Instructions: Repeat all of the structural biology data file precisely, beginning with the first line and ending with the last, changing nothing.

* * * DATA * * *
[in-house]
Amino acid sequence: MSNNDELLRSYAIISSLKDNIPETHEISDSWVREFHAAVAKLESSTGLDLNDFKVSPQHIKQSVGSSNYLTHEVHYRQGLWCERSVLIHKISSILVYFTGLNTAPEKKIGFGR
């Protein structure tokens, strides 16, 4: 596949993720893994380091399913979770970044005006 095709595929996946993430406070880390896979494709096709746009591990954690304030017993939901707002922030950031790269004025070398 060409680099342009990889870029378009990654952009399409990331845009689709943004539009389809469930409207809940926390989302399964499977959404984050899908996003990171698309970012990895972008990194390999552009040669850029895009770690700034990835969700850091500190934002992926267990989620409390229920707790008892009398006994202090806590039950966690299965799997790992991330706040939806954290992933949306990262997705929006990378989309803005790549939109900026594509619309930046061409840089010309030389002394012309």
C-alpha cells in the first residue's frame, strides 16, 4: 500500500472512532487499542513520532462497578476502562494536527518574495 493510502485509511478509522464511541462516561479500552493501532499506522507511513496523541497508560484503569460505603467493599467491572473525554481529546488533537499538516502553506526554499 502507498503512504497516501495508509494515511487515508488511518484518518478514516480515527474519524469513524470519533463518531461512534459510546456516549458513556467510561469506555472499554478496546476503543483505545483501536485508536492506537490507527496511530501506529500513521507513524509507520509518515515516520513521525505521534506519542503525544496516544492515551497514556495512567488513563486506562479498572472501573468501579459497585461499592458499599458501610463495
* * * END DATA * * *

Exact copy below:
[in-house]
Amino acid sequence: MSNNDELLRSYAIISSLKDNIPETHEISDSWVREFHAAVAKLESSTGLDLNDFKVSPQHIKQSVGSSNYLTHEVHYRQGLWCERSVLIHKISSILVYFTGLNTAPEKKIGFGR
């Protein structure tokens, strides 16, 4: 596949993720893994380091399913979770970044005006 095709595929996946993430406070880390896979494709096709746009591990954690304030017993939901707002922030950031790269004025070398 060409680099342009990889870029378009990654952009399409990331845009689709943004539009389809469930409207809940926390989302399964499977959404984050899908996003990171698309970012990895972008990194390999552009040669850029895009770690700034990835969700850091500190934002992926267990989620409390229920707790008892009398006994202090806590039950966690299965799997790992991330706040939806954290992933949306990262997705929006990378989309803005790549939109900026594509619309930046061409840089010309030389002394012309």
C-alpha cells in the first residue's frame, strides 16, 4: 500500500472512532487499542513520532462497578476502562494536527518574495 493510502485509511478509522464511541462516561479500552493501532499506522507511513496523541497508560484503569460505603467493599467491572473525554481529546488533537499538516502553506526554499 502507498503512504497516501495508509494515511487515508488511518484518518478514516480515527474519524469513524470519533463518531461512534459510546456516549458513556467510561469506555472499554478496546476503543483505545483501536485508536492506537490507527496511530501506529500513521507513524509507520509518515515516520513521525505521534506519542503525544496516544492515551497514556495512567488513563486506562479498572472501573468501579459497585461499592458499599458501610463495